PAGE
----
CAG Reports AB-PMJAY Beneficiaries Required to Pay Despite Cashless Service Promise

In its recent performance audit report regarding the Ayushman Bharat-Pradhan Mantri Jan Arogya Yojana (AB-PMJAY), the Comptroller and Auditor General of India (CAG) has recorded instances where beneficiaries were required to make payments for medical treatment, despite the program's primary aim of offering cashless medical services.

The AB-PMJAY is designed to furnish annual health coverage of up to Rs 5 lakh per family for secondary and tertiary care hospitalizations. It assures beneficiaries seamless access to medical services without needing physical documents or payments at the point of care which is typically a hospital.

The CAG's audit analysis of AB-PMJAY, recently presented in Parliament, highlighted the discrepancy between the scheme's intended framework and the actual practice. According to the CAG, the agreement established between the State Health Agency (SHA) and private Empanelled Health Care Providers (EHCPS) emphasizes the necessity for complete cashless treatment for PMJAY beneficiaries. The agreement explicitly mandates that once a patient is admitted to the hospital, expenses for diagnostic tests, medications, implants, and related services are to be covered by the hospital, as these costs are incorporated within the comprehensive package amount.

Nonetheless, the audit discovered instances in which patients were required to make payments as part of their treatment under PMJAY. For example, in Himachal Pradesh, 50 beneficiaries across five EHCPs were compelled to cover the costs of their diagnostic tests at other medical facilities, with the expenses incurred by the beneficiaries. However, the report did not mention the exact amount paid by the beneficiaries in these cases in view of the data being unavailable with the State Health Agency (SHA).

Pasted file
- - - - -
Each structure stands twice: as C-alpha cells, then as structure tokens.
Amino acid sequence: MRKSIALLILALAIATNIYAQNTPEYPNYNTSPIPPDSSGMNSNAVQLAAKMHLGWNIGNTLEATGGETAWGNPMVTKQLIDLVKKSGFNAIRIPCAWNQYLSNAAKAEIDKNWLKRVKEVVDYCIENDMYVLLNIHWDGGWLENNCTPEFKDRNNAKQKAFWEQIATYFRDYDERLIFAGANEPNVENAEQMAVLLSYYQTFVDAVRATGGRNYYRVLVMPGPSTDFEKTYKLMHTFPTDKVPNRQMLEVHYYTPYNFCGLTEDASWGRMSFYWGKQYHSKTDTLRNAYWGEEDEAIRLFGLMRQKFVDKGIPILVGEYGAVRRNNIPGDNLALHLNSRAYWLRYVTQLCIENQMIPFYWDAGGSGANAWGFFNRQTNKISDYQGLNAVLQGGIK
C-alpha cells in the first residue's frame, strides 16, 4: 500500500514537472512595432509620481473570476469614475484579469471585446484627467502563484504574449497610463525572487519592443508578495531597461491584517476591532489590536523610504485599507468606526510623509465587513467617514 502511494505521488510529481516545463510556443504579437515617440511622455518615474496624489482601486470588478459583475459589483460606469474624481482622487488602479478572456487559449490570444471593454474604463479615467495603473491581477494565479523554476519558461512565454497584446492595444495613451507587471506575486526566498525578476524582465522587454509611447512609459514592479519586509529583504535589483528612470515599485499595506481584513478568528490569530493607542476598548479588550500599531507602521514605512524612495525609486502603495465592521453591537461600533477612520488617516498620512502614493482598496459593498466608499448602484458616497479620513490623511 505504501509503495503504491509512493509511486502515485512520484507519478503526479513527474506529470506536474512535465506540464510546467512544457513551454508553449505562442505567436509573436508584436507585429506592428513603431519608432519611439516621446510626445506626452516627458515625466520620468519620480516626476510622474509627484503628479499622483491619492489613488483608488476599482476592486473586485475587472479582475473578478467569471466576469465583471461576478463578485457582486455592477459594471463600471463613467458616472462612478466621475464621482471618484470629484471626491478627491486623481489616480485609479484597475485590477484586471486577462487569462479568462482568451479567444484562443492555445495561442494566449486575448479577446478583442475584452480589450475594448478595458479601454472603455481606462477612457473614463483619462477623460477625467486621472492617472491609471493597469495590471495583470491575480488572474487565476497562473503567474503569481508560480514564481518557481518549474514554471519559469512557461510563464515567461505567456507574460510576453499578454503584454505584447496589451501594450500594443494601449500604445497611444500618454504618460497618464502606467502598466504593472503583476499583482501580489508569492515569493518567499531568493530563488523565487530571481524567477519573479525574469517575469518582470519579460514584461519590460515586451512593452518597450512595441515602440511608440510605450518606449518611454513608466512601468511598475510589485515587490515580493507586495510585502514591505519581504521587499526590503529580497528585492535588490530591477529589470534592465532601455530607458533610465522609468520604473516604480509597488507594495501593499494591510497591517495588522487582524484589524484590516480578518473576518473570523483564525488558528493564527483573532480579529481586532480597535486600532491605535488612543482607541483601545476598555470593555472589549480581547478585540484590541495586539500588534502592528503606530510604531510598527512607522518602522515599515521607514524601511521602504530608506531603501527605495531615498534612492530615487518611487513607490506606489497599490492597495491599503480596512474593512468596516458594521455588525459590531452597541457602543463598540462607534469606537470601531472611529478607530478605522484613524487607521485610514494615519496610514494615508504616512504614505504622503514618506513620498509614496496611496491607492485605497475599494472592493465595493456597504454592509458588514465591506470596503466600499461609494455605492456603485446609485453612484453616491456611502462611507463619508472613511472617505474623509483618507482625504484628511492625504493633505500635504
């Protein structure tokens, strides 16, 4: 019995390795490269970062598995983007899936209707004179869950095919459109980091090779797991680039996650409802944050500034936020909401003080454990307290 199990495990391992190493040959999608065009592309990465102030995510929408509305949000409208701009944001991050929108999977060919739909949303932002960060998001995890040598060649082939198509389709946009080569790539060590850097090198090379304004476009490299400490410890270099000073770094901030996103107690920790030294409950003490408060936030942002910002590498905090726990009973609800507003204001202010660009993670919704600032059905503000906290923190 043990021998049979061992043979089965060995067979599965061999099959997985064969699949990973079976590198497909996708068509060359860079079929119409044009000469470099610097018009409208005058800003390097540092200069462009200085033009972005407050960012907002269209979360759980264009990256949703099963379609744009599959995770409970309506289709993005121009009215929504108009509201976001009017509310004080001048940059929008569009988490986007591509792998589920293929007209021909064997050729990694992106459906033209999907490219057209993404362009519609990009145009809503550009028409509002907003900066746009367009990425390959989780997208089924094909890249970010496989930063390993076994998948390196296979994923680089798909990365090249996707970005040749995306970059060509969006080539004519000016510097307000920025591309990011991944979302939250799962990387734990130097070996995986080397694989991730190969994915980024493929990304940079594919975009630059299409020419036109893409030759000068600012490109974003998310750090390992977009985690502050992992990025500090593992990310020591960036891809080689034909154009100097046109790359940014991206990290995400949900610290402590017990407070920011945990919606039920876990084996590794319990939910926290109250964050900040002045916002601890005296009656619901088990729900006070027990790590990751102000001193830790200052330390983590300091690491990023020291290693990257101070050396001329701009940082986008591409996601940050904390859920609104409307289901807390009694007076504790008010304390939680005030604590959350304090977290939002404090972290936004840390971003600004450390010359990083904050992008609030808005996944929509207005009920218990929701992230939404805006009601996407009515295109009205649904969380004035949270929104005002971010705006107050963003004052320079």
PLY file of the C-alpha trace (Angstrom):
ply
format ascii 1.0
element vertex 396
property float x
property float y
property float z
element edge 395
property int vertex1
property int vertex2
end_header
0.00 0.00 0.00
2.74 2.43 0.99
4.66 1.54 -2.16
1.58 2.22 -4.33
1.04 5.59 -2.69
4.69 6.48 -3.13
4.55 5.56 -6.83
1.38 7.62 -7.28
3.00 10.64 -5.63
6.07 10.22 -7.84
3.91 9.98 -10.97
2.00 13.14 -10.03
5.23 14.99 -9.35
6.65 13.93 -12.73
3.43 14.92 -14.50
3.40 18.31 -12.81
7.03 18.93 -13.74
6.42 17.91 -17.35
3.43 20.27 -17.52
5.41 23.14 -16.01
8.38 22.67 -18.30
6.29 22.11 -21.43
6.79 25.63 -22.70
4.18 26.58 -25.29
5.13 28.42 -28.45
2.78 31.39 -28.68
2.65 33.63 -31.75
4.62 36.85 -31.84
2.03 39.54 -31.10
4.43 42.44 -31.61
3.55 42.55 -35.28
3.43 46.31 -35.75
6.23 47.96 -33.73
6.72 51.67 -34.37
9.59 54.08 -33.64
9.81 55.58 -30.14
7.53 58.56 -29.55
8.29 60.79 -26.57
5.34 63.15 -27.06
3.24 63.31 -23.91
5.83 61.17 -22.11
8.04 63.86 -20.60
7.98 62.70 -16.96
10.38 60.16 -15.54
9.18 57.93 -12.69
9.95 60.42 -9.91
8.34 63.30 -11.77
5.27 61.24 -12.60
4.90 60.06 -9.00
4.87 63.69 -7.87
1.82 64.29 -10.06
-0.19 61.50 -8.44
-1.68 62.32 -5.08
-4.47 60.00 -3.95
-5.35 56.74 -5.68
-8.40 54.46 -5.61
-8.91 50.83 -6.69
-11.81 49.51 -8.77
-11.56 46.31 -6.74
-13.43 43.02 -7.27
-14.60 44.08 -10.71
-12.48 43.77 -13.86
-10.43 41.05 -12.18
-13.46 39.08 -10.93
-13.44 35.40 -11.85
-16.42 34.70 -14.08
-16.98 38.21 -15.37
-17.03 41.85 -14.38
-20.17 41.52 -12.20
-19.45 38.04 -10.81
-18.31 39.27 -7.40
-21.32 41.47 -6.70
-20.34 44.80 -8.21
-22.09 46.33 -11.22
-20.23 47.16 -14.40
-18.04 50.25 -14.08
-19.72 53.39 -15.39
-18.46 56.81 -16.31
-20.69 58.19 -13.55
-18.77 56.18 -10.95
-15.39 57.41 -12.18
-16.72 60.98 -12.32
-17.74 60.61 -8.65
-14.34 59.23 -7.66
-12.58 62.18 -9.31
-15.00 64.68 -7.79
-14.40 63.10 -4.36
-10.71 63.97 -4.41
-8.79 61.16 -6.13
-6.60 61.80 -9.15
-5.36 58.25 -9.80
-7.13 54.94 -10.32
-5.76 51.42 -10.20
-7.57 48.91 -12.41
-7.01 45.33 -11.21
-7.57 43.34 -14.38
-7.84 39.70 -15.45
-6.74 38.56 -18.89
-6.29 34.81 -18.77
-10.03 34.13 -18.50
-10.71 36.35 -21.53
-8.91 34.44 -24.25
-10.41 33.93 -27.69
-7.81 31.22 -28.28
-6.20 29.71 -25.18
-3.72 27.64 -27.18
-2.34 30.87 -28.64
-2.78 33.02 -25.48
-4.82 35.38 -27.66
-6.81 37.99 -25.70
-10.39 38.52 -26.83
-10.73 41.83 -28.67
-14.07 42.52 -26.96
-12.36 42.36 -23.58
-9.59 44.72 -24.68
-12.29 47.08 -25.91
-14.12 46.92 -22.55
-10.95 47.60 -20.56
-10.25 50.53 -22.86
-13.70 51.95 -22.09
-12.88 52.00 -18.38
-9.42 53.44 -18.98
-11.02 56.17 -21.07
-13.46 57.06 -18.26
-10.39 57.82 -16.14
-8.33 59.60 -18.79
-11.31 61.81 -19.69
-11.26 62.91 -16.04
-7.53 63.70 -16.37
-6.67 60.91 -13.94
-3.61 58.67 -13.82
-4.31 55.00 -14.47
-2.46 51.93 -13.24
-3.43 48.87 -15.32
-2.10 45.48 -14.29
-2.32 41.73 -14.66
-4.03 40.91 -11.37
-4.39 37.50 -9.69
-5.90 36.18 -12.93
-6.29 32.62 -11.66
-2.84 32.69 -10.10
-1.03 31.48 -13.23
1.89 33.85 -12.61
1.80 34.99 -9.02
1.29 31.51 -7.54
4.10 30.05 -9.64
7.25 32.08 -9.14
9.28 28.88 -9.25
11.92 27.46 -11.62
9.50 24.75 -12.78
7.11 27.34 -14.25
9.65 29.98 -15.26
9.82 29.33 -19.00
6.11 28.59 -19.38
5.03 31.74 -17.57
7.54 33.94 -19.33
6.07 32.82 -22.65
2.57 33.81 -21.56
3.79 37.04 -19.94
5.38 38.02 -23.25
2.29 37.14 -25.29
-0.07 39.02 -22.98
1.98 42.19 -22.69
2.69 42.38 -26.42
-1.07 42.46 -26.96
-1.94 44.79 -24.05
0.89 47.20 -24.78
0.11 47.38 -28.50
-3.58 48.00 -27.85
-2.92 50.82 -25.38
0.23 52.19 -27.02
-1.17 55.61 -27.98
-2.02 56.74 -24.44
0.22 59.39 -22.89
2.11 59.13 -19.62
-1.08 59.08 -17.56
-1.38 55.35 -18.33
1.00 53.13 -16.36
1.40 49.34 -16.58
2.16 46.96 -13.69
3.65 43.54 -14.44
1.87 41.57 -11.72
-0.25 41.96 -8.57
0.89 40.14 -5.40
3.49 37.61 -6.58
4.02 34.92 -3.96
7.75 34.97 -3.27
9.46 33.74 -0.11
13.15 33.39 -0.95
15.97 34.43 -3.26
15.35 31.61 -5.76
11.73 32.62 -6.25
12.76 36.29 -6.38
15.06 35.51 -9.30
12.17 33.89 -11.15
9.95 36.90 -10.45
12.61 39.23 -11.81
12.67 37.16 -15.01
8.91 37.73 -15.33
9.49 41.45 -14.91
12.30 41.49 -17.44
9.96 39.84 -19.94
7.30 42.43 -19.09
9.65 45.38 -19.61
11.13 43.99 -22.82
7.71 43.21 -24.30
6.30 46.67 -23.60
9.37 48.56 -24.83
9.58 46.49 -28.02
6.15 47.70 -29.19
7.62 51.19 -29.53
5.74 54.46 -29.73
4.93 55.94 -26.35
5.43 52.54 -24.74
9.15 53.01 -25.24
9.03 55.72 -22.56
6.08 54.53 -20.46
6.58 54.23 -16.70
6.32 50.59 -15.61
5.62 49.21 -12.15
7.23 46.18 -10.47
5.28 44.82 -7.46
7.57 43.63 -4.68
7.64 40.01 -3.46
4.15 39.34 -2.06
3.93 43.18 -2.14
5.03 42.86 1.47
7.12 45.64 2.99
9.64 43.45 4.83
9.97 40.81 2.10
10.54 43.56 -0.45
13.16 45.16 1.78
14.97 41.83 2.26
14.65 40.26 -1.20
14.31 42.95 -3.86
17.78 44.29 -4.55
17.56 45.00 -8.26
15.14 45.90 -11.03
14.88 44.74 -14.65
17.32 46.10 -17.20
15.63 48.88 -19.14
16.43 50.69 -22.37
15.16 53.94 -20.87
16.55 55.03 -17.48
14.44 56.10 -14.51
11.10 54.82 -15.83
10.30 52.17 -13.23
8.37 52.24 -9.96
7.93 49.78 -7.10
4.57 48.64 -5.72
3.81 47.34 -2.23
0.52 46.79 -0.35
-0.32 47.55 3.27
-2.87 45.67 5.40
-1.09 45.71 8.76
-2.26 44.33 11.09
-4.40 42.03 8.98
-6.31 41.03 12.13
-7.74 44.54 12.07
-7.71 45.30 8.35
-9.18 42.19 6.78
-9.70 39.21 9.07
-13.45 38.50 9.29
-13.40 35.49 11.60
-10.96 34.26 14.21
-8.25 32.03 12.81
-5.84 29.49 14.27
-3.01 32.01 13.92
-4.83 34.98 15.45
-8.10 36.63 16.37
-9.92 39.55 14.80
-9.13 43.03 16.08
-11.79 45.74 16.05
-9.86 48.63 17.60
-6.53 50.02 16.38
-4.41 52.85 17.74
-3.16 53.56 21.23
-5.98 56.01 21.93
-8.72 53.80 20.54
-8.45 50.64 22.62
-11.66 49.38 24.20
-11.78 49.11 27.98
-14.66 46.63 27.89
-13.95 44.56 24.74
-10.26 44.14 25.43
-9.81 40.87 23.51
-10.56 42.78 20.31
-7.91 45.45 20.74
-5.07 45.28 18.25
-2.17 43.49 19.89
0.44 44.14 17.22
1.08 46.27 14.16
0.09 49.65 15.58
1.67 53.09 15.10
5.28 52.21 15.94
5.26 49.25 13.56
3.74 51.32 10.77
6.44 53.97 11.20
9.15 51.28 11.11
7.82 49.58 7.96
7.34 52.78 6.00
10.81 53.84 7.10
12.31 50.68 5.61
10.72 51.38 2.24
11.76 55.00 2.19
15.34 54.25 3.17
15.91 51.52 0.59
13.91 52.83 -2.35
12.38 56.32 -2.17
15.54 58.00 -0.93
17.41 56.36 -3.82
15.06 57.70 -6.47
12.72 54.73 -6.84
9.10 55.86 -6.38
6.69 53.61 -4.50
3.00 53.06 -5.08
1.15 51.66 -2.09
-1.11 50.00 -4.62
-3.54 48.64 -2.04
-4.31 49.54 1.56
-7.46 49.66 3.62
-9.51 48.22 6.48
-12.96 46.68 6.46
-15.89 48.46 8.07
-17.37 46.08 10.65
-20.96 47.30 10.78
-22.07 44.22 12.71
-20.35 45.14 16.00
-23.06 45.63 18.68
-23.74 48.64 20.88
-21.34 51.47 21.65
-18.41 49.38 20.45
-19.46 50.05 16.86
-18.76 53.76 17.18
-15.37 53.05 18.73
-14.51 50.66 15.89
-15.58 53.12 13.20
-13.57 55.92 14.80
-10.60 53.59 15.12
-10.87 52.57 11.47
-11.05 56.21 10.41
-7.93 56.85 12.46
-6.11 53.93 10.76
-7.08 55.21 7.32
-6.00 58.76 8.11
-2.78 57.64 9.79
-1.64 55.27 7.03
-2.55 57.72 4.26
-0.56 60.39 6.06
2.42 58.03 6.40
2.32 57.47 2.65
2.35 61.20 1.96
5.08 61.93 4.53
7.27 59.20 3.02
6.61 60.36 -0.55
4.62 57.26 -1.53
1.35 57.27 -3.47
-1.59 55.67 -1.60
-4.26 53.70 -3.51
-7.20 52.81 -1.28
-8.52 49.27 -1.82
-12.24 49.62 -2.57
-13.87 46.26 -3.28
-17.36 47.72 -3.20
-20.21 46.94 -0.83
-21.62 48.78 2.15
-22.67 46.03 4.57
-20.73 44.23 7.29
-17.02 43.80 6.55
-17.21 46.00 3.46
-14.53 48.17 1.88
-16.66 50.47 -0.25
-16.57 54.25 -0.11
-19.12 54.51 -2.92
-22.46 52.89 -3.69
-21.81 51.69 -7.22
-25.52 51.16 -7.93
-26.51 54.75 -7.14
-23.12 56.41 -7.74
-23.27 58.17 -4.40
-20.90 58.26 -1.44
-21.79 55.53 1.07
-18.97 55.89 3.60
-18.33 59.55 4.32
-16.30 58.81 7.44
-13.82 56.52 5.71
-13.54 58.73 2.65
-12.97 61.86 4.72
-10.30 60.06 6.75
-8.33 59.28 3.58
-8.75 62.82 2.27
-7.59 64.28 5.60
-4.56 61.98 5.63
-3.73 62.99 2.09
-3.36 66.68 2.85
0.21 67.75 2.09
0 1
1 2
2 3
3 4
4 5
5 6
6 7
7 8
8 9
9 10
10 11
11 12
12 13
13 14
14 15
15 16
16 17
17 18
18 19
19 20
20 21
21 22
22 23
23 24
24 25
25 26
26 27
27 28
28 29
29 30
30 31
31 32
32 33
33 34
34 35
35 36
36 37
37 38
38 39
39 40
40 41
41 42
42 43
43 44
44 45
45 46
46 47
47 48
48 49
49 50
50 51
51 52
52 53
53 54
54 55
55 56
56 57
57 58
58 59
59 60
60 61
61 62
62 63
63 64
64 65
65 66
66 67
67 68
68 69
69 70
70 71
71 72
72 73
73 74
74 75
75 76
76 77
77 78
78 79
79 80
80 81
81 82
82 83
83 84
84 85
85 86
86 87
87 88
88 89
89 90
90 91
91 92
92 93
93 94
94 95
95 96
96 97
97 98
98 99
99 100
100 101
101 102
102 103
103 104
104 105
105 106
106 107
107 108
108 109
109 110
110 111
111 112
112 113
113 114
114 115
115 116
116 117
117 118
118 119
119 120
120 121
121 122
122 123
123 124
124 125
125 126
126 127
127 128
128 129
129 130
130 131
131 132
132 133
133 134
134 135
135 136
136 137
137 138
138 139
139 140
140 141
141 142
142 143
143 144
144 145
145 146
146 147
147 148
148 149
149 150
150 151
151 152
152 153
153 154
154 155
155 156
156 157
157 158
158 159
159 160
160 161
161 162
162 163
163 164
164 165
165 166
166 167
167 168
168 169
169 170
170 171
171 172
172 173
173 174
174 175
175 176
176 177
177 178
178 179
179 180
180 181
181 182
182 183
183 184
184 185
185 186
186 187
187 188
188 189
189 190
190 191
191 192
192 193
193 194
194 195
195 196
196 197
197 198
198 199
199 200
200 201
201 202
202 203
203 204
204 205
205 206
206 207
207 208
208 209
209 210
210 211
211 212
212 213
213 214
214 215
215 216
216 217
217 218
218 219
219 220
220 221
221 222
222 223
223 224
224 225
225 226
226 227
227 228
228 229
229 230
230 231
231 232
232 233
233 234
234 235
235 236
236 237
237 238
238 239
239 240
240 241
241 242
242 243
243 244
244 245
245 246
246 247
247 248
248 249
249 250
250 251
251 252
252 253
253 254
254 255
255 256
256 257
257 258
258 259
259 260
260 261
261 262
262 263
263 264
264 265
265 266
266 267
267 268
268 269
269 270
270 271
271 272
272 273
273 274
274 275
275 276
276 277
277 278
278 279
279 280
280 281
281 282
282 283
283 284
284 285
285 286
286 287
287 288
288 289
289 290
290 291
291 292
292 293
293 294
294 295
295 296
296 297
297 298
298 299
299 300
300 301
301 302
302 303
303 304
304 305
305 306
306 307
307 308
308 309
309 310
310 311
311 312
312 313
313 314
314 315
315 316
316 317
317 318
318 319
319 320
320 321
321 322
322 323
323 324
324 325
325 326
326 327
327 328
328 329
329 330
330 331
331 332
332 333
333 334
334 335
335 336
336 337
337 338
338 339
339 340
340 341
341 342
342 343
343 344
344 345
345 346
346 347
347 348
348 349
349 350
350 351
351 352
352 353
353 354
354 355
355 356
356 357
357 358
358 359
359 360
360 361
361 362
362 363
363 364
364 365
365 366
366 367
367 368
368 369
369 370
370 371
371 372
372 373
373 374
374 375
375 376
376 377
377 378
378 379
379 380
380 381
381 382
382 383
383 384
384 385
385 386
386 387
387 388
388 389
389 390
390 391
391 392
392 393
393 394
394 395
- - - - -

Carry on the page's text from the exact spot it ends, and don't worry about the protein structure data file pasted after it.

The audit further revealed that in Jammu and Kashmir, 459 patients at 10 public EHCPs had initially paid Rs 43.27 lakh directly from their own funds for medical treatment, and they were later reimbursed after the verification of bills. There are still 75 patients awaiting reimbursement, which totals to Rs 6.70 lakh.

Similarly, in Jharkhand, the report noted that the insurance company identified that 36 patients at Life Care Hospital in Godda had paid different amounts for medicines, injections, and blood. The SHA is not in possession of the detailed expense records. Upon the insurance company's findings, the SHA sought an explanation from the concerned hospital within five days or face penalties. However, the hospital failed to provide the explanation, and SHA has not initiated the required punitive action.

In Meghalaya a similar scenario was played out, where out of the 19,459 beneficiaries who received treatment from five private EHCPs between February 2019 and March 2021, 13,418 individuals (approximately 69%) had to make the additional payments totaling Rs 12.34 crore during the discharge process.

In response to these findings, the National Health Authority (NHA) stated in August 2022 that the out-of-pocket expenses might be due to a lack of available health facilities. The audit, however, suggests that hospitals should collaborate with various interconnected service providers to ensure that beneficiaries receive free services.

( Source : Deccan Chronicle. )
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